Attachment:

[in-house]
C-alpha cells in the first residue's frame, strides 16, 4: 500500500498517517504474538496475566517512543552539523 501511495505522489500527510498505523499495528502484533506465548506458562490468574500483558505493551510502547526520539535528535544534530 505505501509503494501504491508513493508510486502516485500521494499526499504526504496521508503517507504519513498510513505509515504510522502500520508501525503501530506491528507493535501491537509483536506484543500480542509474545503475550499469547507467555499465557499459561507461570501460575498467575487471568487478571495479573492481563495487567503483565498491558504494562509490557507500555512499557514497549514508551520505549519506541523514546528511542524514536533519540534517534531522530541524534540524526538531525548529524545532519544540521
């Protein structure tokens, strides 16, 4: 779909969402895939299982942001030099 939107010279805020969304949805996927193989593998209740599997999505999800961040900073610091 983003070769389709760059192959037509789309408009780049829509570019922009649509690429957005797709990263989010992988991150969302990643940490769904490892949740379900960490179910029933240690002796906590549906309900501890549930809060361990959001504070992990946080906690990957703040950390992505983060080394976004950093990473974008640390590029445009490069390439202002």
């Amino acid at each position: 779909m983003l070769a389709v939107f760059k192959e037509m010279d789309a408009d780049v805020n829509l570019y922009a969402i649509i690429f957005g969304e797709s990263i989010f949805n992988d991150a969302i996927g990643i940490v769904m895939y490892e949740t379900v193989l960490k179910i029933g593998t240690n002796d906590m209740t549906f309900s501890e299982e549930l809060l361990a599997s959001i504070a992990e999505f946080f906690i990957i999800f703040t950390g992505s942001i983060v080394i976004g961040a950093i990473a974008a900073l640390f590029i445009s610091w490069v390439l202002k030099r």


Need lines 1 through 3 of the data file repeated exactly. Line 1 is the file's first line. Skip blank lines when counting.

[in-house]
C-alpha cells in the first residue's frame, strides 16, 4: 500500500498517517504474538496475566517512543552539523 501511495505522489500527510498505523499495528502484533506465548506458562490468574500483558505493551510502547526520539535528535544534530 505505501509503494501504491508513493508510486502516485500521494499526499504526504496521508503517507504519513498510513505509515504510522502500520508501525503501530506491528507493535501491537509483536506484543500480542509474545503475550499469547507467555499465557499459561507461570501460575498467575487471568487478571495479573492481563495487567503483565498491558504494562509490557507500555512499557514497549514508551520505549519506541523514546528511542524514536533519540534517534531522530541524534540524526538531525548529524545532519544540521
């Protein structure tokens, strides 16, 4: 779909969402895939299982942001030099 939107010279805020969304949805996927193989593998209740599997999505999800961040900073610091 983003070769389709760059192959037509789309408009780049829509570019922009649509690429957005797709990263989010992988991150969302990643940490769904490892949740379900960490179910029933240690002796906590549906309900501890549930809060361990959001504070992990946080906690990957703040950390992505983060080394976004950093990473974008640390590029445009490069390439202002």